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Black Mothers

In 2021, the Annie E. Casey Foundation brought to light a concerning trend: the number of single mothers across all ethnicities in the United States has risen by a staggering 80% since the 1980s. To provide a snapshot of this phenomenon, the Census Bureau's American Community Survey in 2013 revealed that approximately 25% of all white mothers are raising their children as single parents. In stark contrast, a striking 72% of children within the African American community are being raised by single mothers.

These statistics are a stark reminder of the complex challenges that single mothers face in the United States. As someone who has been a mother since the age of 18, I've experienced a decade of my life as a single mother. Throughout this journey, I've encountered a myriad of obstacles, including economic struggles, academic pursuits, and discrimination based on both gender and socioeconomic status. Additionally, raising sons (and one daughter) as a Black woman in a household without a father has presented its own unique challenges. It's been a delicate balance, teaching my children about the path of a man, especially a Black man, while continually having to defend the value of my efforts as a woman who is "trying to do a man's job." Moreover, there's the constant pressure to shield them from the grim statistics that often predict their futures.

However, it's time to dispel a prevailing misconception. I'm tired of reading articles in the media and hearing journalists assume that because we are Black single mothers, we must be doing it all on our own, without any support. The erroneous assumption is that there are no grandparents, fathers, father figures, aunts, uncles, community members, or educators involved in our lives.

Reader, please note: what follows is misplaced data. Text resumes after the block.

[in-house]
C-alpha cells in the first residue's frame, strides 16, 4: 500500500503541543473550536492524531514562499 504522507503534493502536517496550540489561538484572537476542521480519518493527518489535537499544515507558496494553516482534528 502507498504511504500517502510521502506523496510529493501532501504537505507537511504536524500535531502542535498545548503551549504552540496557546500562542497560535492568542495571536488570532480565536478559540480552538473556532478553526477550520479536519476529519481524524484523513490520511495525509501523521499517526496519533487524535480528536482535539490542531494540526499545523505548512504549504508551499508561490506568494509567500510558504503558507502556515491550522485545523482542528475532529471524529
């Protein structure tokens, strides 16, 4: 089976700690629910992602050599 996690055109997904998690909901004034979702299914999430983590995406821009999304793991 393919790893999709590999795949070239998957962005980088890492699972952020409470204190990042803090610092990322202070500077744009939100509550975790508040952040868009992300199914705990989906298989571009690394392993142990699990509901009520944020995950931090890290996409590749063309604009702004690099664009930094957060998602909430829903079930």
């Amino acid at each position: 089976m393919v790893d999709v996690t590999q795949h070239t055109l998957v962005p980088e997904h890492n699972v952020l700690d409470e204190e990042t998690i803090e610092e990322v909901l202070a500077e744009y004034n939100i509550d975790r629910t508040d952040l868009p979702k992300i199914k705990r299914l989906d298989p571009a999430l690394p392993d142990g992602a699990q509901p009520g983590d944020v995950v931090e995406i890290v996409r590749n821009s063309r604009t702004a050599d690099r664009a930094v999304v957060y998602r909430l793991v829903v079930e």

Let's set the record straight: single parenting (while Black) doesn't equate to being alone. It doesn't mean there are no support systems in place, or that fathers are entirely absent or uninvolved. It doesn't mean that because we may not have a college degree, we are uneducated and incapable of providing for our children without public assistance or housing subsidies.

The truth is, our journey as single Black mothers is characterized by resilience, resourcefulness, and the invaluable support networks we've cultivated. We are mothers who wear multiple hats, often with grace and determination. We may face unique challenges, but we are far from alone in this journey, and we certainly shouldn't be underestimated or reduced to stereotypes. Our stories are diverse and dynamic, and our strength lies not just in ourselves but in the web of support that surrounds us. It's time for society to recognize and celebrate the strength and determination of single Black mothers and to challenge the stereotypes that persist.

Danielle Y. Hairston Green, Ph.D., CFCS-HDFS

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